Description

Richard Brinsley Sheridan seems to have had some trouble producing a finished version of The School for Scandal. He went on tinkering with the text, both before and after it was first staged on 8 May 1777.

This worn and well-thumbed notebook is a manuscript draft of Act 1. It was written out by a scribe, possibly around March‒May 1777, just months before the first performance. There are numerous cuts and adjustments in Sheridan’s own handwriting, revealing how much he changed his mind about the dialogue and characters.

Characters and dialogue: What changes does Sheridan make?

Sheridan clearly went to great lengths to get his characters’ names right. The names ‘Surface’, ‘Backbite’ and ‘Sneerwell’ reflect the scheming world in which scandal and gossip flourish. But in this draft of the ‘Dramatis Personae’, he rejects his first ideas for Charles’[1] and Lady Sneerwell’s servants, before settling on the names ‘Trip’ and ‘Snake’. He also cuts out ‘Miss Verjuice’, Lady Sneerwell’s poor relative, whose name evokes the sour juice of an unripe fruit.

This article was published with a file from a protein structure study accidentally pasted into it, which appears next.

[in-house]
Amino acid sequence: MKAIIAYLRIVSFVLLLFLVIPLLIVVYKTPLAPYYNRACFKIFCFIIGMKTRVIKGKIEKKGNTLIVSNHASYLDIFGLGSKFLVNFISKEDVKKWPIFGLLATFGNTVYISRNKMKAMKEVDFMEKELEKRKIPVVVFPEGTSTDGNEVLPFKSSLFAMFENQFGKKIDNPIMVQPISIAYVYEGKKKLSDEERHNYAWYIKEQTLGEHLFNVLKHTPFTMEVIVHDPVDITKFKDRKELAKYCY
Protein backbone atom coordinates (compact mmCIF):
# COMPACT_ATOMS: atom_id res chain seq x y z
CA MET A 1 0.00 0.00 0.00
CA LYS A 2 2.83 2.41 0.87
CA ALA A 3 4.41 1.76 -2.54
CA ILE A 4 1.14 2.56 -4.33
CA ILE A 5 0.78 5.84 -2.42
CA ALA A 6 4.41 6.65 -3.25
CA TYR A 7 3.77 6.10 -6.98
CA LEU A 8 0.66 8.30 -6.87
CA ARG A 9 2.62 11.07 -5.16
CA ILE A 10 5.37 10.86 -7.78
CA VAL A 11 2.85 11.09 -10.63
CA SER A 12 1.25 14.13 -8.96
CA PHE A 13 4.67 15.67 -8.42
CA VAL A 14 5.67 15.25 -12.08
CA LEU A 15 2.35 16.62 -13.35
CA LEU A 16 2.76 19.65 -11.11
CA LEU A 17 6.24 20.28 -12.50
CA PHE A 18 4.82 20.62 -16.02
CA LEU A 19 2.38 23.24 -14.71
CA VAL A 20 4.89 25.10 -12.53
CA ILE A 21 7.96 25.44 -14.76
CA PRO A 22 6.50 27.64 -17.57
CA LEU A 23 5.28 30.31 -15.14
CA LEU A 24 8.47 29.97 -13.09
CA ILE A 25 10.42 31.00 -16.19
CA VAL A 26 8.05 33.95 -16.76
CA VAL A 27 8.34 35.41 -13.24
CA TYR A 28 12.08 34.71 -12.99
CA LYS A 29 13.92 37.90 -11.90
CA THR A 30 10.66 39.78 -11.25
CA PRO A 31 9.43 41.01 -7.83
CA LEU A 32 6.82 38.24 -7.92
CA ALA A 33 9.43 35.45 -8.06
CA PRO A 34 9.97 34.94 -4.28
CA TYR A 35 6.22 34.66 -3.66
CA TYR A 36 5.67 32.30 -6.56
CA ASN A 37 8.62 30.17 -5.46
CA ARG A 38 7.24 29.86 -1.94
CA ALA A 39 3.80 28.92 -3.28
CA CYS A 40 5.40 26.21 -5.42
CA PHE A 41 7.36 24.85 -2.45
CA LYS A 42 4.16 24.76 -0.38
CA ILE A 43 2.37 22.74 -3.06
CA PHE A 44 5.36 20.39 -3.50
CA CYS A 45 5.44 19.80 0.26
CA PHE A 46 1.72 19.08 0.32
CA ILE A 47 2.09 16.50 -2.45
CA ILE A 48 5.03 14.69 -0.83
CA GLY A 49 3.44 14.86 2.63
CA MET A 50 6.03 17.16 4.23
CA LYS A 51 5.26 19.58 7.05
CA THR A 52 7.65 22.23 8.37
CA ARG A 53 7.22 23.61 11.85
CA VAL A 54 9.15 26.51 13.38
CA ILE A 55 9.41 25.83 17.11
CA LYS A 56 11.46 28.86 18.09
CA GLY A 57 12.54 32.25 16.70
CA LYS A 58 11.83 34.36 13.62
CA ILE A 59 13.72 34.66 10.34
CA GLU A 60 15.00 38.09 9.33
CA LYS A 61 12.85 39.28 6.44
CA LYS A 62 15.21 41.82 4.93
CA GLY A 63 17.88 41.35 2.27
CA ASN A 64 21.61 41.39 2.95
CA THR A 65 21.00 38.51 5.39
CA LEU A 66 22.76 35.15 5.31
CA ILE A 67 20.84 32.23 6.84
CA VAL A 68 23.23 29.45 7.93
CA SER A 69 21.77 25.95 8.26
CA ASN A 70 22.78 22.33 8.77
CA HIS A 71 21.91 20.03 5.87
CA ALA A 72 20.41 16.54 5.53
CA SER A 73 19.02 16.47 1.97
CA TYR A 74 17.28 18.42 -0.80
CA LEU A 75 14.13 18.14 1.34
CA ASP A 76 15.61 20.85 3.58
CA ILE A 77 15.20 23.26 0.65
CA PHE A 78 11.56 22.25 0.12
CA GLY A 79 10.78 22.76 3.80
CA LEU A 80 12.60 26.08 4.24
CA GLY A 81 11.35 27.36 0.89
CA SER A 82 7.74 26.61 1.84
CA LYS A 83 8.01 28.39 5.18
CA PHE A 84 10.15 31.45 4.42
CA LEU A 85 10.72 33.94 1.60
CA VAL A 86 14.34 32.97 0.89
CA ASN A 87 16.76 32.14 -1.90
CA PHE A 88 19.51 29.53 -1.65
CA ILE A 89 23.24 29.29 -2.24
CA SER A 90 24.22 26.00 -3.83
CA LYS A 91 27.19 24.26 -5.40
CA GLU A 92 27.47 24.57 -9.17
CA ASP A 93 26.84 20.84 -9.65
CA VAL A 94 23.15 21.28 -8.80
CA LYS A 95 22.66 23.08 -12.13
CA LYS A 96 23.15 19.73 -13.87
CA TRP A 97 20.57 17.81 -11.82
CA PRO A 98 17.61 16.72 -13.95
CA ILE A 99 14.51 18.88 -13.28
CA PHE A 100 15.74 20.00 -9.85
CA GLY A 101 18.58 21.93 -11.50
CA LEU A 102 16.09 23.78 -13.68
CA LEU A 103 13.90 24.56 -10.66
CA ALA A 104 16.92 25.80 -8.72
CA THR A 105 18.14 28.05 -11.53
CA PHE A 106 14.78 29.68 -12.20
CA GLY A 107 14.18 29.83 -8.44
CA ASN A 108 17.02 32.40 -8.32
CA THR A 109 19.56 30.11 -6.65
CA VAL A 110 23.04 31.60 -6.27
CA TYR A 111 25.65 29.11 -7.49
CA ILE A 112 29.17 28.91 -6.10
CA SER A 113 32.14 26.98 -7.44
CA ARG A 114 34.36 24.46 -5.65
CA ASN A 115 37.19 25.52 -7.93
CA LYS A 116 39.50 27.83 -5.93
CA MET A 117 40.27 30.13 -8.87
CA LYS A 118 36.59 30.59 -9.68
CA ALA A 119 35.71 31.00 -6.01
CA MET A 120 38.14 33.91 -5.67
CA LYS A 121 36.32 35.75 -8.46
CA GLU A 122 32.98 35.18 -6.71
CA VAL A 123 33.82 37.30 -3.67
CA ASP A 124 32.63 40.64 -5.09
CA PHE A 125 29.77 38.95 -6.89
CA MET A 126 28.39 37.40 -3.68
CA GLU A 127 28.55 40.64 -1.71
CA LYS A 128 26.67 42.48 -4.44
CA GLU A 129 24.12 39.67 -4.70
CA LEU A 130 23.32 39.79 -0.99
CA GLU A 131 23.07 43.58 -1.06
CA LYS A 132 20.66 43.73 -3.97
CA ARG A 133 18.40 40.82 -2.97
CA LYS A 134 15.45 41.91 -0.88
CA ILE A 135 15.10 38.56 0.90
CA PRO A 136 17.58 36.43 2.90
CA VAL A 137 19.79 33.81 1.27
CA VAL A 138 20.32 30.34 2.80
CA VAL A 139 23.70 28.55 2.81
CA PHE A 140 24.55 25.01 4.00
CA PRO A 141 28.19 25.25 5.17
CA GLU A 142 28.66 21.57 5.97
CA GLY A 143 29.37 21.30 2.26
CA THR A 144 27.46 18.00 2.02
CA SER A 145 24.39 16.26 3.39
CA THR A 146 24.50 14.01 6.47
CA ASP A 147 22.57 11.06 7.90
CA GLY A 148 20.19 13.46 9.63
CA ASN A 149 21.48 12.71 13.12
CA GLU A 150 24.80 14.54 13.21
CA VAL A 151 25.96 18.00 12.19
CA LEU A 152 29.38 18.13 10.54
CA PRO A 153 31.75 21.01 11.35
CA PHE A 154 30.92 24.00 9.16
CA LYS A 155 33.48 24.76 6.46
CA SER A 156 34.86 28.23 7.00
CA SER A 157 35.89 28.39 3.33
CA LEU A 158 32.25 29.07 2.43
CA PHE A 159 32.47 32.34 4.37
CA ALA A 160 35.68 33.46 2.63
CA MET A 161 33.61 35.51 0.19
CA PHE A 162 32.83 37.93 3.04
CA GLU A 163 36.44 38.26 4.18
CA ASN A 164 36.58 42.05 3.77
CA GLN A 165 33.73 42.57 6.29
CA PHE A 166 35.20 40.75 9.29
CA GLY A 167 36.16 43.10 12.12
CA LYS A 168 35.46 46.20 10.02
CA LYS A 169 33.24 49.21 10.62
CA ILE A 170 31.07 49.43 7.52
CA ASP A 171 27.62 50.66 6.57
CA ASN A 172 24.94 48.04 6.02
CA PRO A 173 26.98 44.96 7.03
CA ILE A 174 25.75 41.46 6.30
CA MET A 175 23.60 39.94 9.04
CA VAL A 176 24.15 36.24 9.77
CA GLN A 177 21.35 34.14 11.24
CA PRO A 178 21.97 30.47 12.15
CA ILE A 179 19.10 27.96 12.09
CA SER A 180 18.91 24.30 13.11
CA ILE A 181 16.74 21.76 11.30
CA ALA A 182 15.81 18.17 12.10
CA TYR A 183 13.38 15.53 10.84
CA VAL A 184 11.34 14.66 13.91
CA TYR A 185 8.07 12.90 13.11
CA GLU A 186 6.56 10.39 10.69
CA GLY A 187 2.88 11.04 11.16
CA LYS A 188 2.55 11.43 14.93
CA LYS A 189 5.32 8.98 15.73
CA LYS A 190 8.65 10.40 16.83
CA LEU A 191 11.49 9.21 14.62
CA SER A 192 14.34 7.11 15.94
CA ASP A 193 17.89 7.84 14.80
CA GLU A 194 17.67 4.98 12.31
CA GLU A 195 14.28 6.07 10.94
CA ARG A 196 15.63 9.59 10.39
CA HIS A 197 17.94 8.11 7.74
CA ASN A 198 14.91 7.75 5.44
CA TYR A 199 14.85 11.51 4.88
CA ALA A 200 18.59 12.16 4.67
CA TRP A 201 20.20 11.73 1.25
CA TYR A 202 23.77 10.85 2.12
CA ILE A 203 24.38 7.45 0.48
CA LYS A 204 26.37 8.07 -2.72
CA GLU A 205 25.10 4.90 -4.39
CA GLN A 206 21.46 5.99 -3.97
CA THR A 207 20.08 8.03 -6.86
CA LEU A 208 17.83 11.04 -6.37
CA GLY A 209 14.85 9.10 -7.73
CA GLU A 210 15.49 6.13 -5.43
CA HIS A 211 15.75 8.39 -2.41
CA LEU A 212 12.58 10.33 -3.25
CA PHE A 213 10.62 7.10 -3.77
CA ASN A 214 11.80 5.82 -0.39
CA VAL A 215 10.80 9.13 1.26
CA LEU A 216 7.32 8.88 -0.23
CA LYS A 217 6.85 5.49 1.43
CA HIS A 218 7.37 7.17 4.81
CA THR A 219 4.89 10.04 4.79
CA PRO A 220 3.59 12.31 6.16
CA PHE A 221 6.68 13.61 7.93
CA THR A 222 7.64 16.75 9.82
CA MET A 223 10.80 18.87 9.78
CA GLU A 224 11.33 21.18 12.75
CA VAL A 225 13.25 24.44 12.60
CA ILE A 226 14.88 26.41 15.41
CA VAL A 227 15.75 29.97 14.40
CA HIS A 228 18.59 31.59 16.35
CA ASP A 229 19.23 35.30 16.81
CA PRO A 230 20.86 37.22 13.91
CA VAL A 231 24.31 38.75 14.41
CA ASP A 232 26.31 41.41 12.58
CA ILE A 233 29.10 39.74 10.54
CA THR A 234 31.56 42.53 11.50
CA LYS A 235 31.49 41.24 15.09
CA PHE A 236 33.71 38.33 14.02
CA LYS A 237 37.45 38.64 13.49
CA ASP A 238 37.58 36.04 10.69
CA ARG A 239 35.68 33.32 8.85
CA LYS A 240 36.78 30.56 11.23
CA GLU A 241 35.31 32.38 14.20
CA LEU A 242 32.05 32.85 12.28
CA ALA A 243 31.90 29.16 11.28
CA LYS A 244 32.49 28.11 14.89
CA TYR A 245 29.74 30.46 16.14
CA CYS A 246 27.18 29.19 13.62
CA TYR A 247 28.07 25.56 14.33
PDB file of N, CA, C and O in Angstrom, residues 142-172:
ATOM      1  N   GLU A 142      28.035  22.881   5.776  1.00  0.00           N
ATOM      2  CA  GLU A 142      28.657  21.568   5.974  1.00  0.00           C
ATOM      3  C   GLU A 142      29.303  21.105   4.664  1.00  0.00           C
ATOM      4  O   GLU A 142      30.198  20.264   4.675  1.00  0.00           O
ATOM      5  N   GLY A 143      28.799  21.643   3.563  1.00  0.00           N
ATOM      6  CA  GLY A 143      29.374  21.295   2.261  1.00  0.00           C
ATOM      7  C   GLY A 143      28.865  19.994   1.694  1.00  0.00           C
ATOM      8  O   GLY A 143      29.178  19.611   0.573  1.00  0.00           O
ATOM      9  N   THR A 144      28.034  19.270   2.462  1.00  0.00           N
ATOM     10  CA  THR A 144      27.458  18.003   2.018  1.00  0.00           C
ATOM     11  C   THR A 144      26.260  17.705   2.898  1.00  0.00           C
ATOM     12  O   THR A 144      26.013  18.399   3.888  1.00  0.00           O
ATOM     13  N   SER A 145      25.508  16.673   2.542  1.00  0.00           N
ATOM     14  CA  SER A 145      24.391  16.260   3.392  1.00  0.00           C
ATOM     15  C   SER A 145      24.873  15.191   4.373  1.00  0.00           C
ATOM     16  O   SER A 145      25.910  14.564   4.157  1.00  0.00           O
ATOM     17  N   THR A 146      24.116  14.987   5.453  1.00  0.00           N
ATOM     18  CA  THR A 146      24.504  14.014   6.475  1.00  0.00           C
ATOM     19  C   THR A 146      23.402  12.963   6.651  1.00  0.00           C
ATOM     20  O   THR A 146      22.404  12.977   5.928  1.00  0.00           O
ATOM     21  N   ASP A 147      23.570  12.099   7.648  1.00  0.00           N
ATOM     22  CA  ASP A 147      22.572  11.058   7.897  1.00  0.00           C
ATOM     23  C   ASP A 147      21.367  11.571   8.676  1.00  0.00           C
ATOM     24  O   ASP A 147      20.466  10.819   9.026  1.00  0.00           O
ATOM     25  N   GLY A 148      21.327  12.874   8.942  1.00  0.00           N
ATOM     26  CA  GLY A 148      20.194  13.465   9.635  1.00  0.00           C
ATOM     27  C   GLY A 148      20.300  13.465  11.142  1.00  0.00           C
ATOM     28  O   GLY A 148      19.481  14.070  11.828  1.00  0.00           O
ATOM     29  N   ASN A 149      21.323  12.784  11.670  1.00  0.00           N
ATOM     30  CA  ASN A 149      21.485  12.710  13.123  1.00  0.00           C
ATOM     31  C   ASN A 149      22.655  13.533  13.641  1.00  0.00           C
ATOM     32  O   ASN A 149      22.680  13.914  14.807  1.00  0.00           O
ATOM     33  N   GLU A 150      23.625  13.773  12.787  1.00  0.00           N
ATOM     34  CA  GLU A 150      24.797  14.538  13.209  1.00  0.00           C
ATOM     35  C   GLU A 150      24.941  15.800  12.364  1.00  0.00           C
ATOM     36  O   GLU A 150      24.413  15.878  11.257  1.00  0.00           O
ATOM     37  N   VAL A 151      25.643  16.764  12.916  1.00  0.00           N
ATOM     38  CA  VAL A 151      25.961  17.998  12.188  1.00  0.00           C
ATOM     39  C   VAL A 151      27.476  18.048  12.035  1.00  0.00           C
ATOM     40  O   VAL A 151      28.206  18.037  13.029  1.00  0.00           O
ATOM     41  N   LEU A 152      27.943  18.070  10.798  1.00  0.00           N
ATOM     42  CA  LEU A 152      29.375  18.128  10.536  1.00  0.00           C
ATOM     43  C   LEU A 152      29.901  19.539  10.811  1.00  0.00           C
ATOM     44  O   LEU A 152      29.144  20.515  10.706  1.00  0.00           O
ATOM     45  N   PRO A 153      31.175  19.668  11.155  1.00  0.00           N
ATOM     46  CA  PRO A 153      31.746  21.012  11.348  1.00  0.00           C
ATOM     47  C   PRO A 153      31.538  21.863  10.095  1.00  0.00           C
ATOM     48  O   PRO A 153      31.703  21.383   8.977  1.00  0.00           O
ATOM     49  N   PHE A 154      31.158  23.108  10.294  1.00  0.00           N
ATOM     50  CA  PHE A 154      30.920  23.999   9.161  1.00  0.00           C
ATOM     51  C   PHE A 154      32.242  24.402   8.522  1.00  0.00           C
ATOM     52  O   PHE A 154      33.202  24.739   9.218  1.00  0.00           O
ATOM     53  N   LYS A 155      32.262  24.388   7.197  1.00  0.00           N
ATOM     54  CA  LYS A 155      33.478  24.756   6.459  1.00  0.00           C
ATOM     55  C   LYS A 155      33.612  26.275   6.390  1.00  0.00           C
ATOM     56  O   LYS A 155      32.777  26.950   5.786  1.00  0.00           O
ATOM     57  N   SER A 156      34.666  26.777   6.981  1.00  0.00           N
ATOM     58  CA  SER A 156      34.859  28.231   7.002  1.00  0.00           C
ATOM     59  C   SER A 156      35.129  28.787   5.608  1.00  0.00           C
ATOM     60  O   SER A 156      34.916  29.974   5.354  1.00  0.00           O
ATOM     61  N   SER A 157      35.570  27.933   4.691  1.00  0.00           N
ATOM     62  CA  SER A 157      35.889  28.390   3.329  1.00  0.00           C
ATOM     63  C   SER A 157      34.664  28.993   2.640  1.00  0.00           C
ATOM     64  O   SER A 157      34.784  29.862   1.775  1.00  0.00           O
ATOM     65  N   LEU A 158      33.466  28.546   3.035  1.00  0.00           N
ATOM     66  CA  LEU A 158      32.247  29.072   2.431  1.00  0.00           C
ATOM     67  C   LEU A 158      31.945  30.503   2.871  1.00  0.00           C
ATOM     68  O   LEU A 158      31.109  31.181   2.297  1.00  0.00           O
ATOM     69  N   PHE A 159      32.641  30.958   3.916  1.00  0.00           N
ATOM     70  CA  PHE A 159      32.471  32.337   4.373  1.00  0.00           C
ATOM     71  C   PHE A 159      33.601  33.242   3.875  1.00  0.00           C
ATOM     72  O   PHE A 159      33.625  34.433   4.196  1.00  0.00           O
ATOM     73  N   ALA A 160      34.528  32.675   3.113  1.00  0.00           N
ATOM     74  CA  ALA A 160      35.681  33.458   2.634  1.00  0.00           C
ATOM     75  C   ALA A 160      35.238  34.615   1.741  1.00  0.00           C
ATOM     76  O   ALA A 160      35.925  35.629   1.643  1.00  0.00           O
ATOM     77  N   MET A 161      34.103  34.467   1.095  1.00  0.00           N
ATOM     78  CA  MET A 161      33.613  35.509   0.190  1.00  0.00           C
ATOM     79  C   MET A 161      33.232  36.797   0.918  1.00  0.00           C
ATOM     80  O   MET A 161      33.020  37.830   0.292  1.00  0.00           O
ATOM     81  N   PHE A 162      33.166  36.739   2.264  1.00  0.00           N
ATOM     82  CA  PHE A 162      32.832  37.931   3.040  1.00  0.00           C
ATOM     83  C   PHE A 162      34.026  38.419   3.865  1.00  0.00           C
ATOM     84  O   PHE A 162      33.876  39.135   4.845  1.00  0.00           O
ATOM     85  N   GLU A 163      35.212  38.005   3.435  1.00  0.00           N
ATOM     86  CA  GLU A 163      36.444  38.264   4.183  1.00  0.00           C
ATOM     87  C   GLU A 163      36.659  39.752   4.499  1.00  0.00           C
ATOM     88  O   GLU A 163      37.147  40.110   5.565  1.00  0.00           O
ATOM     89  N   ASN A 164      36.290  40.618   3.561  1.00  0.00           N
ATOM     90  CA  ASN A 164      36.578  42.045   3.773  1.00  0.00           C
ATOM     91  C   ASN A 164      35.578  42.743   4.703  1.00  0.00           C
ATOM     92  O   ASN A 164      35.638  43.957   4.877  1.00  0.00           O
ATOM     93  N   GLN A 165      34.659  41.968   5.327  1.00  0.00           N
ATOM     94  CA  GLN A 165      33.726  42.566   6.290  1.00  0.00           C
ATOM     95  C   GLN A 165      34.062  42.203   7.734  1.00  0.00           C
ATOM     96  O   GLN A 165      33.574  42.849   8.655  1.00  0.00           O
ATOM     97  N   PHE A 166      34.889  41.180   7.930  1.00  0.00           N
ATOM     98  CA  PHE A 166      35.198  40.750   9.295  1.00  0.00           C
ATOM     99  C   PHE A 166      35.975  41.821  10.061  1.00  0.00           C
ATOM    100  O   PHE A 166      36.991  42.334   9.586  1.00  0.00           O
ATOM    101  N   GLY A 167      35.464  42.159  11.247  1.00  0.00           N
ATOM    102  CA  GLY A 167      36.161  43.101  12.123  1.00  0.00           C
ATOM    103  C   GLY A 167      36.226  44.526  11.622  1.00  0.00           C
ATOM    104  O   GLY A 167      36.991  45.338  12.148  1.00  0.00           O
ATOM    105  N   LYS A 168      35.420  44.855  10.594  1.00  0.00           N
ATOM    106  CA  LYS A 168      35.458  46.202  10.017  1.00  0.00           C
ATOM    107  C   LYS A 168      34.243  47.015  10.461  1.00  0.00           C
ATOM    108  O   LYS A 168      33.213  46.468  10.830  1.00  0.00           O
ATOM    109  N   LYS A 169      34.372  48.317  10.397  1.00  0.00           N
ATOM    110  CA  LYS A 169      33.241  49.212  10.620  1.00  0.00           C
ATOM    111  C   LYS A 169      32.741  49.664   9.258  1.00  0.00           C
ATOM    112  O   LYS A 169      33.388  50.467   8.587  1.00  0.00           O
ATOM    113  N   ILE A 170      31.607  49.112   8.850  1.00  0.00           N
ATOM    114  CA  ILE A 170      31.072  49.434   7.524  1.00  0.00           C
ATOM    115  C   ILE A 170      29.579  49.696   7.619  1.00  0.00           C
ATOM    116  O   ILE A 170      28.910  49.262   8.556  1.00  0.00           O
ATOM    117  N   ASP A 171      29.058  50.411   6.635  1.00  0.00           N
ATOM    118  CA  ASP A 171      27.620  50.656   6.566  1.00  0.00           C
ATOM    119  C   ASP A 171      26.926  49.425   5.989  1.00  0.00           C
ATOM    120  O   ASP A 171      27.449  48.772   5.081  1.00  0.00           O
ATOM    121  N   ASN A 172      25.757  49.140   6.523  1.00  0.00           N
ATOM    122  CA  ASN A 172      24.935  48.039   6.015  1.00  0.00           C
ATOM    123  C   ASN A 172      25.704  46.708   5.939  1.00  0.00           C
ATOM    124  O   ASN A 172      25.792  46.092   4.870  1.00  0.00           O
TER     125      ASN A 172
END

In the first scene, Lady Sneerwell and her school of scandalmongers describe the malicious rumours they’ve planted in the newspapers. In this manuscript, the lines formerly spoken by Miss Verjuice are now given to Snake. Sheridan then cuts a section where Snake/Miss Verjuice boasts that s/he has destroyed a woman’s precious reputation. He strikes through the words, ‘Madam by this Time Lady Brittle is the Talk of half the Town – and I doubt not in a week the Men will toast her as a Demirep [a woman whose chastity is doubtful]’.

Sheridan’s resistance to print

This is one of over a dozen surviving manuscript versions of The School for Scandal, yet Sheridan never agreed for the play to be published in his lifetime. As the manager and co-owner of the Drury Lane Theatre, he was fiercely aware of the profits he’d lose if others got hold of his script. He may also have agreed with his character Sir Benjamin Backbite that ‘’tis very vulgar to print’ (1.1.254).

From 1780 onwards there were pirated print editions, but no definitive version was approved by Sheridan. This poses difficult questions for modern editors and directors, who are forced to decide which print or manuscript version to use.

[1] This is sometimes known as the ‘Shargill’ manuscript, because Sheridan has crossed out the names ‘Spunge’ and ‘Shargill’ here.

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